1 Combining KR and search: Crossword puzzles Next: Logic representations Reading: C. 7.4-7.8

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Text of 1 Combining KR and search: Crossword puzzles Next: Logic representations Reading: C. 7.4-7.8

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  • 1 Combining KR and search: Crossword puzzles Next: Logic representations Reading: C. 7.4-7.8
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  • 2 Changes in Homework Mar 4 th : Hand in written design, planned code for all modules Mar 9 th : midterm Mar 25 th : Fully running system due Mar 30 th : Tournament begins
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  • 3 Changes in Homework Dictionary Use dictionary provided; do not use your own Start with 300 words only Switch to larger set by time of tournament Representation of dictionary is important to reducing search time Using knowledge to generate word candidates could also help
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  • 4 Midterm Survey Start after 9AM Friday and finish by Thursday, Mar. 4 th Your answers are important: they will affect remaining class structure
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  • 5 Crossword Puzzle Solver Proverb: Michael Litman, Duke Univ Developed by his AI class Combines knowledge from multiple sources to solve clues (clue/target) Uses constraint propogation in combination with probabilities to select best target
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  • 6 Algorithm Overview Independent programs specialize in different types of clues knowledge experts Information retrieval, database search, machine learning Each expert module generates a candidate list (with probabilities) Centralized solver Merges the candidates lists for each clue Places candidates on the puzzle grid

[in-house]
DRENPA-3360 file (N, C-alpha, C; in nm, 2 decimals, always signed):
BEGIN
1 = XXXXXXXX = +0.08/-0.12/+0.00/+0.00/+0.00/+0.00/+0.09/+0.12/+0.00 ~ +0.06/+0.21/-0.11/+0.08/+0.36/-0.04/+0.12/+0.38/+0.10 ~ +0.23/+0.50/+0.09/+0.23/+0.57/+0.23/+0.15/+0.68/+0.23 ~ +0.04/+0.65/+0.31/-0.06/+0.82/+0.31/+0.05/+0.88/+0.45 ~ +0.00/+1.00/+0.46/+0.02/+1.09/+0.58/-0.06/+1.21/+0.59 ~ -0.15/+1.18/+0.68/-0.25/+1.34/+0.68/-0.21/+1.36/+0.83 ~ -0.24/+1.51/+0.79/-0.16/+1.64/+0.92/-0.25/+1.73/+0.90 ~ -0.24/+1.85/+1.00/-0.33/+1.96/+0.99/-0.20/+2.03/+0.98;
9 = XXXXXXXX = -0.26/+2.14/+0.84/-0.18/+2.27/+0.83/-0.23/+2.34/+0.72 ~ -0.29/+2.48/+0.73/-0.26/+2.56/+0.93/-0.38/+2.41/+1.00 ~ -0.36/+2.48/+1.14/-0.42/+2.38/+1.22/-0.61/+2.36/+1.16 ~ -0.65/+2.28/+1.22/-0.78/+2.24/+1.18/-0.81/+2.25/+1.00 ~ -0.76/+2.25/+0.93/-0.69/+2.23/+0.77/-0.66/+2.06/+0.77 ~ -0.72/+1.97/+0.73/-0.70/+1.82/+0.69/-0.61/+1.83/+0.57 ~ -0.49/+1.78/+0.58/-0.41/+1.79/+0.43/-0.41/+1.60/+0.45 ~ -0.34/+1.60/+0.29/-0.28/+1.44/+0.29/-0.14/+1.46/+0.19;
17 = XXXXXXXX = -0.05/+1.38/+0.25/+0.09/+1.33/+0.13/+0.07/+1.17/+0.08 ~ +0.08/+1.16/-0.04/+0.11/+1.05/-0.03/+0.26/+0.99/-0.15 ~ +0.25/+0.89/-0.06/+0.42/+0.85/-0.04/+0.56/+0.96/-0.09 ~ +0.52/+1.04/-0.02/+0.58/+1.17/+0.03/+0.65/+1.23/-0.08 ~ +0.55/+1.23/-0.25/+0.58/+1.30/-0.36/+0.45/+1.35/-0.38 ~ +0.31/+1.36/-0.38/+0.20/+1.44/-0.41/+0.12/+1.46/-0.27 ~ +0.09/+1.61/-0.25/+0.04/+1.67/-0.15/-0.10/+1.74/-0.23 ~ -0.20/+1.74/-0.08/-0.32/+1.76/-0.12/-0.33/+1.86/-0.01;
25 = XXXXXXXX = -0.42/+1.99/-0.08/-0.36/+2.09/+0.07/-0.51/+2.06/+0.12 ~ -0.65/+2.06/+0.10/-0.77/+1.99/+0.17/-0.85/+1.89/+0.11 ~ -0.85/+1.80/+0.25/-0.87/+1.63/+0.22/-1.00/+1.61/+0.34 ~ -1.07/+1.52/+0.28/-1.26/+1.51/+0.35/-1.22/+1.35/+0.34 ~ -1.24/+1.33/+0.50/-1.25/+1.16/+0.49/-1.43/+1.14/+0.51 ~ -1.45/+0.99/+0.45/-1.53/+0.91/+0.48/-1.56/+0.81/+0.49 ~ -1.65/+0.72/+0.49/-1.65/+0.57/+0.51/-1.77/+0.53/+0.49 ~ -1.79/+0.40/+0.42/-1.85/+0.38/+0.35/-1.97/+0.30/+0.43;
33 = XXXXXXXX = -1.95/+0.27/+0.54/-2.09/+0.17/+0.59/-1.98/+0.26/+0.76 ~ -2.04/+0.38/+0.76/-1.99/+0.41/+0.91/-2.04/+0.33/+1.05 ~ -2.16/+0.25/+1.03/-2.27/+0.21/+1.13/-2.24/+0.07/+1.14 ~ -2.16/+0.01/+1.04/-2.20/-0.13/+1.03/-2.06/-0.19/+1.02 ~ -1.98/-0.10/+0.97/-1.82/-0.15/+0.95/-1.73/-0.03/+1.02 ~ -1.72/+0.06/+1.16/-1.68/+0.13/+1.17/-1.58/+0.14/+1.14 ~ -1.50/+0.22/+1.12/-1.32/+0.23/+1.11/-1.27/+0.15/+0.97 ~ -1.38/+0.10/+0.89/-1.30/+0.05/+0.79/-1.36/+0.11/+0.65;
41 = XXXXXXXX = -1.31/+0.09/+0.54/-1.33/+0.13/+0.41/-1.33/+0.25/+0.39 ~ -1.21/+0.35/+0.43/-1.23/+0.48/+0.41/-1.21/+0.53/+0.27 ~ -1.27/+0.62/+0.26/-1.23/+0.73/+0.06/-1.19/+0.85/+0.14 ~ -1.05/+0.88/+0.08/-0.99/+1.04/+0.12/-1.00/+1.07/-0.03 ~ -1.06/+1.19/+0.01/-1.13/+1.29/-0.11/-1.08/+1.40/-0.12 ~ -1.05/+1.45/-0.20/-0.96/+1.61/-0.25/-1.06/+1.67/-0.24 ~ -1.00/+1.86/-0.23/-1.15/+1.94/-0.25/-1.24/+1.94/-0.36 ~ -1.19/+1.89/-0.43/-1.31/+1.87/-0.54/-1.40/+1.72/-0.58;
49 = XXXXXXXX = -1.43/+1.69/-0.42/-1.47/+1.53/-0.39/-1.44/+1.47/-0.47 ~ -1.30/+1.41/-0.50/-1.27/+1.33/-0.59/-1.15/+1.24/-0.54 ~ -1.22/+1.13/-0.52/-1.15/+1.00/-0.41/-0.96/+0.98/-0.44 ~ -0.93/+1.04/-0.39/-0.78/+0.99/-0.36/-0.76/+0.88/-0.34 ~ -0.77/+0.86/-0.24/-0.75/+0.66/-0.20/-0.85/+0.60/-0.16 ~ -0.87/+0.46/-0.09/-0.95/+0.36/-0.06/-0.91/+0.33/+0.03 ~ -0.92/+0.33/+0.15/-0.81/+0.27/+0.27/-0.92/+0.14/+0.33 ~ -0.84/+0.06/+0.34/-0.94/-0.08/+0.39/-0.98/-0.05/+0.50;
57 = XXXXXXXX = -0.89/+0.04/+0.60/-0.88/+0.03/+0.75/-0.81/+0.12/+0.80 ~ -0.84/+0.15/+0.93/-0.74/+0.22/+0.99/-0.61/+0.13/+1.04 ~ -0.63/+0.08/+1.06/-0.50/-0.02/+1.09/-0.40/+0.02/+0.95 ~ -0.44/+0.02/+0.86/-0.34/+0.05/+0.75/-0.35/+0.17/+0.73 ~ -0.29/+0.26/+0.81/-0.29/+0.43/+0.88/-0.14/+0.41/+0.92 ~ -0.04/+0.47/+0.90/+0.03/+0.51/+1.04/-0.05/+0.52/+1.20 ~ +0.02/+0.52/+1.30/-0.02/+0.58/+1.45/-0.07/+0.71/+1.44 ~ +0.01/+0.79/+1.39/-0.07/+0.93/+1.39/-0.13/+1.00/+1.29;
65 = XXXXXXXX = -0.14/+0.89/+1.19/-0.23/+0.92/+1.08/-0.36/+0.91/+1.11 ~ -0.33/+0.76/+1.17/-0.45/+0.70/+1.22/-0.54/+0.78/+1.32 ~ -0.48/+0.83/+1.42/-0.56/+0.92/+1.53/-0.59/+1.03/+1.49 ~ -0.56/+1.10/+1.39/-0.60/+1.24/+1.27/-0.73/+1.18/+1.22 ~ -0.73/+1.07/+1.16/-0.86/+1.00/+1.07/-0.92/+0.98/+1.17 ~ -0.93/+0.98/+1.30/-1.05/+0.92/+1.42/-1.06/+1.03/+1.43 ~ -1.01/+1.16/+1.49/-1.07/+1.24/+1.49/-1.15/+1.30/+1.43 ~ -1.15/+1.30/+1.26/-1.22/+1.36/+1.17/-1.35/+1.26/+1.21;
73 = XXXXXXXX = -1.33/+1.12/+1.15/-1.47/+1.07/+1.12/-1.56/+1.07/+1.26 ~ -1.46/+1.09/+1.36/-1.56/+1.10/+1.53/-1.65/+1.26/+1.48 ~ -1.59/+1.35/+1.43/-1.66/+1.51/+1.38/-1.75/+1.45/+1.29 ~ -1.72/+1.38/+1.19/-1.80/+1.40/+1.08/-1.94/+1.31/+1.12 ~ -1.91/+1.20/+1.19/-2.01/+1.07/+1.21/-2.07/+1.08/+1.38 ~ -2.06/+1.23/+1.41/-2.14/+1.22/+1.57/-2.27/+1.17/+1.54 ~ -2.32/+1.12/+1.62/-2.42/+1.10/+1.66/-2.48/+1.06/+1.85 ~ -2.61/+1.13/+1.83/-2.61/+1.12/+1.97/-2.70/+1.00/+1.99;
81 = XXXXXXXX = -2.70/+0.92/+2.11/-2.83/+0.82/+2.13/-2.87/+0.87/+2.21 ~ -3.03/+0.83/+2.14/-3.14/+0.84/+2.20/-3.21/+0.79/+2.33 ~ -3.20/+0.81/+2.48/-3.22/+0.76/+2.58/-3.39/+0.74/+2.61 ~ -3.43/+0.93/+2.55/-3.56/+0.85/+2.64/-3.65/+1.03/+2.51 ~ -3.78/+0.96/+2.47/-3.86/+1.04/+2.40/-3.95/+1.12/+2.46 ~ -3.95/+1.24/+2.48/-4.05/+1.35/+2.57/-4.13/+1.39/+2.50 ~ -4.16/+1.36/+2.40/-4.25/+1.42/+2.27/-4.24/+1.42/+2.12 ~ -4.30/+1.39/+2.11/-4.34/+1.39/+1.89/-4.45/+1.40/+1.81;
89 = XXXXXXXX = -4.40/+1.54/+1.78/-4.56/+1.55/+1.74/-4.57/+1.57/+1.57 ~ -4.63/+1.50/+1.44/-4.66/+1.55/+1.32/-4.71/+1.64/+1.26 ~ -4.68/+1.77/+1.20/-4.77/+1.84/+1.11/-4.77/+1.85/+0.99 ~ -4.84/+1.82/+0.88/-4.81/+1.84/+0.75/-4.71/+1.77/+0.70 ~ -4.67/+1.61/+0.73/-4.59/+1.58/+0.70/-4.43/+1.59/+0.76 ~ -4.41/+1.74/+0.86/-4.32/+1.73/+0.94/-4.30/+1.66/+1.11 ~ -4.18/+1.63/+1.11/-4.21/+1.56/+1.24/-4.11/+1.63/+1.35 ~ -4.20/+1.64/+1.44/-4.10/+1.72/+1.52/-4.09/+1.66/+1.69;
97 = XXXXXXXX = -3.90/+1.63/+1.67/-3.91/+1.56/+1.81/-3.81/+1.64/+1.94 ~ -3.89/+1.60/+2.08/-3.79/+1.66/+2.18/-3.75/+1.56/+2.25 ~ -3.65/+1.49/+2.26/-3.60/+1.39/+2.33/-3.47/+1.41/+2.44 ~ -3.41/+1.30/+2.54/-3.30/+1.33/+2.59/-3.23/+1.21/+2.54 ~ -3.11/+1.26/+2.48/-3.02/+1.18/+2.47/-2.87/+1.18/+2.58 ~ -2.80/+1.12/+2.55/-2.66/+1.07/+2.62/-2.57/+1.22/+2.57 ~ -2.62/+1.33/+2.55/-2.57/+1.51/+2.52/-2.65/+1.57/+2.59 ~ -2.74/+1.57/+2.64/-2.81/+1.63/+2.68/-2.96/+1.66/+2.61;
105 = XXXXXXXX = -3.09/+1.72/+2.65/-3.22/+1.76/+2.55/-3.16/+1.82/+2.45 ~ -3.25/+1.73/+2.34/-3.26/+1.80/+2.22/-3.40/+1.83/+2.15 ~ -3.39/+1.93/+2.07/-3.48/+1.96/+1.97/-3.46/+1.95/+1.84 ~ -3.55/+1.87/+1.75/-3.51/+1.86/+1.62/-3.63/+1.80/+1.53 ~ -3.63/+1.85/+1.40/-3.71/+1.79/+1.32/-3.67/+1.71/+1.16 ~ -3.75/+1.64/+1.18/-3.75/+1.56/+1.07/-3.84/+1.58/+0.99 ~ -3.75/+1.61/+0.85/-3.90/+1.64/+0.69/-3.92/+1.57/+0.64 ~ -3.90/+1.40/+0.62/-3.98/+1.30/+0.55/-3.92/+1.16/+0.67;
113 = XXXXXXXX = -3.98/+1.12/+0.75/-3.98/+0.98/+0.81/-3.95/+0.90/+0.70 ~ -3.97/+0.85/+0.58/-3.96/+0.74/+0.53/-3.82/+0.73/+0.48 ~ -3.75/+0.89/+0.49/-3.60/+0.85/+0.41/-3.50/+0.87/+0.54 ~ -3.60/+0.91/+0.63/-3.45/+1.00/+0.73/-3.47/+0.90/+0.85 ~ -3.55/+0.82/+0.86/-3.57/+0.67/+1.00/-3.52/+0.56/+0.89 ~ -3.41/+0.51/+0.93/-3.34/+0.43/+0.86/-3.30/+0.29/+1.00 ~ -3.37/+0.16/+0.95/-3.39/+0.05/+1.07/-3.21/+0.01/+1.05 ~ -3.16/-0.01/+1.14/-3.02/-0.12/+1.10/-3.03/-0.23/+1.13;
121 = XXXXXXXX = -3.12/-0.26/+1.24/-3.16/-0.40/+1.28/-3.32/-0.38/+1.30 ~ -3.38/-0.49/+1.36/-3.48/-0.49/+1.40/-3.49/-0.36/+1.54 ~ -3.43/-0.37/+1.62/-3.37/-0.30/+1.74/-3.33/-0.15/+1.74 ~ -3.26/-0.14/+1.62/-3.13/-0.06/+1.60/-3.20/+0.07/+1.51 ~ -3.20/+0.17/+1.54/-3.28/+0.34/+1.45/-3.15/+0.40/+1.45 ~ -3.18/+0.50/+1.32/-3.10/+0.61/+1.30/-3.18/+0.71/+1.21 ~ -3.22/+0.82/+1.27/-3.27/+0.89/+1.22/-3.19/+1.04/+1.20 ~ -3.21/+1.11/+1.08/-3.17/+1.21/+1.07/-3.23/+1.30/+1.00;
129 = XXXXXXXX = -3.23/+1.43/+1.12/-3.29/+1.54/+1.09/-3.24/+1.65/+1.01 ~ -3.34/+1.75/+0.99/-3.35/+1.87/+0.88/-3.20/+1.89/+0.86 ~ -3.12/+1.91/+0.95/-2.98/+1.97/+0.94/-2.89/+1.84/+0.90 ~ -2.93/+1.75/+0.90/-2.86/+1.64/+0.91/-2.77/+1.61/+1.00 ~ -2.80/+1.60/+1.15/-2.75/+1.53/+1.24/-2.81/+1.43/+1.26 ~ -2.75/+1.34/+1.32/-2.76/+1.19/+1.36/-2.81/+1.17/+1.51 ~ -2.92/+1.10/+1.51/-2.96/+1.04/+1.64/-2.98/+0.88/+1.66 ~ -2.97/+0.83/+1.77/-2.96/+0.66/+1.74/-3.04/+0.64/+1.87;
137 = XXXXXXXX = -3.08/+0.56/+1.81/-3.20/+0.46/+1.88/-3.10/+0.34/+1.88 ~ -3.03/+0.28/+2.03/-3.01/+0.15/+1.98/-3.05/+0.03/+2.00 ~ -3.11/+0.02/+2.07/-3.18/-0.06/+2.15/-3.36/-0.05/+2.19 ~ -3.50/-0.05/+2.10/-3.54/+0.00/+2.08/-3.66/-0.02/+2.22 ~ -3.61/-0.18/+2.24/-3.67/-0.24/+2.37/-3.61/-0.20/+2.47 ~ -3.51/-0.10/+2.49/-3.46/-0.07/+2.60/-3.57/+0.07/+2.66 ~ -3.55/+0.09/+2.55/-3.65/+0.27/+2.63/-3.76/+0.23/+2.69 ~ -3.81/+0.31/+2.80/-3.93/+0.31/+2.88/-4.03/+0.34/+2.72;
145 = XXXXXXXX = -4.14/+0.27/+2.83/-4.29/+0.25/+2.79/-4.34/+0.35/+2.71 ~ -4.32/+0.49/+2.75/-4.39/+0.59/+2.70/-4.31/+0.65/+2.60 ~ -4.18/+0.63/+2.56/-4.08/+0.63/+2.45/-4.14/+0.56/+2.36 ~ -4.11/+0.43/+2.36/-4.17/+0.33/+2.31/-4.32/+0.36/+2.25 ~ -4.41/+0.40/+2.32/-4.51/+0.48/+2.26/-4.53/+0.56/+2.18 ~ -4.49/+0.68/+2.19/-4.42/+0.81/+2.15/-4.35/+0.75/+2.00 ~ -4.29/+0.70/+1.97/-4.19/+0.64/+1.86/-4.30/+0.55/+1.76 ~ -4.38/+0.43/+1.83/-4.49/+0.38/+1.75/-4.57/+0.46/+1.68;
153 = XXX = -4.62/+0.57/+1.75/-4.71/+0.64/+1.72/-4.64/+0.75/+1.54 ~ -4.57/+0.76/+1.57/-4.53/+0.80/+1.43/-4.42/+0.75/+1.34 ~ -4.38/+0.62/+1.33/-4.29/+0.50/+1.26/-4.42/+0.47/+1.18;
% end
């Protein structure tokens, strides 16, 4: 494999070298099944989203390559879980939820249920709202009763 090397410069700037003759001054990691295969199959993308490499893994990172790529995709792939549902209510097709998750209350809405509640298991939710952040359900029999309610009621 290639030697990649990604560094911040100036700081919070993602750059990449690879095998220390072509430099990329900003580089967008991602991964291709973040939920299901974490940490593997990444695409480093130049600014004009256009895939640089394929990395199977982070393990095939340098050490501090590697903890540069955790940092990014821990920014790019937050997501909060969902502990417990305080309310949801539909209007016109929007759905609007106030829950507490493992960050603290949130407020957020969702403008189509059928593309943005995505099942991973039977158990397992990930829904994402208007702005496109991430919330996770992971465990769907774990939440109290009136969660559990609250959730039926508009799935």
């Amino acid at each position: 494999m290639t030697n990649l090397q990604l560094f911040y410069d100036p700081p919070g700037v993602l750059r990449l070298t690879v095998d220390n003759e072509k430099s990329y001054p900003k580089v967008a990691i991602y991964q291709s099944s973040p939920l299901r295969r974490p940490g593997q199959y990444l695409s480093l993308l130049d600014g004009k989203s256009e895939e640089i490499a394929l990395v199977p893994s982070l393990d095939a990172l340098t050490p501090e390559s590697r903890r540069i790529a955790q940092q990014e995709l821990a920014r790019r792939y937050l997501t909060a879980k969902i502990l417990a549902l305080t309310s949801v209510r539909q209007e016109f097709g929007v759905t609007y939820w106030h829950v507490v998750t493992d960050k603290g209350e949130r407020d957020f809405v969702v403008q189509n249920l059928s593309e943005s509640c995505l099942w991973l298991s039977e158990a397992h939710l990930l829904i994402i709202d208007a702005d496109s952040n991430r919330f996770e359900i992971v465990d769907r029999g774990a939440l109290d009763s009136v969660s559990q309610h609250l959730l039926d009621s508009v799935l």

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  • 7 Performance Averages 95.3% words correct and 98.1% letters correct Under 15 minutes/puzzle Tested on a sample of 370 NYT puzzles Misses roughly 3 words or 4 letters on a daily 15X15 puzzle
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  • 8 Questions Is this approach any more intelligent than the chess playing programs? Does the use of knowledge correspond to intelligence? Do any of the techniques for generating words apply to Scrabble?
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  • 10 To begin: research style Study of existing puzzles How hard? What are the clues like? What sources of knowledge might be helpful? Crossword Puzzle database (CWDB) 350,000 clue-target pairs >250,000 unique pairs = # of puzzles seen over 14 years at rate of one puzzle/day
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  • 11 How novel are crossword puzzles? Given complete database and a new puzzle, expect to have seen 91% of targets 50% of clues 34% of clue target pairs 96% of individual words in clues
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  • 13 Categories of clues Fill in the blank: 28D: Nothing ____: less Trailing question mark 4D: The end of Plato?: Abbreviations 55D: Key abbr: maj
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  • 14 Expert Categories Synonyms 40D Meadowsweet: spiraea Kind-of 27D Kind of coal or coat: pea pea coal and pea coat standard phrases Movies 50D Princess in Woolfs Orlando: sasha Geography 59A North Sea port: aberdeen Music 2D Hold Me country Grammay winner, 1988: oslin Literature 53A Playwright/novelist Capek: karel Information retrieval 6D Mountain known locally as Chomolungma: everest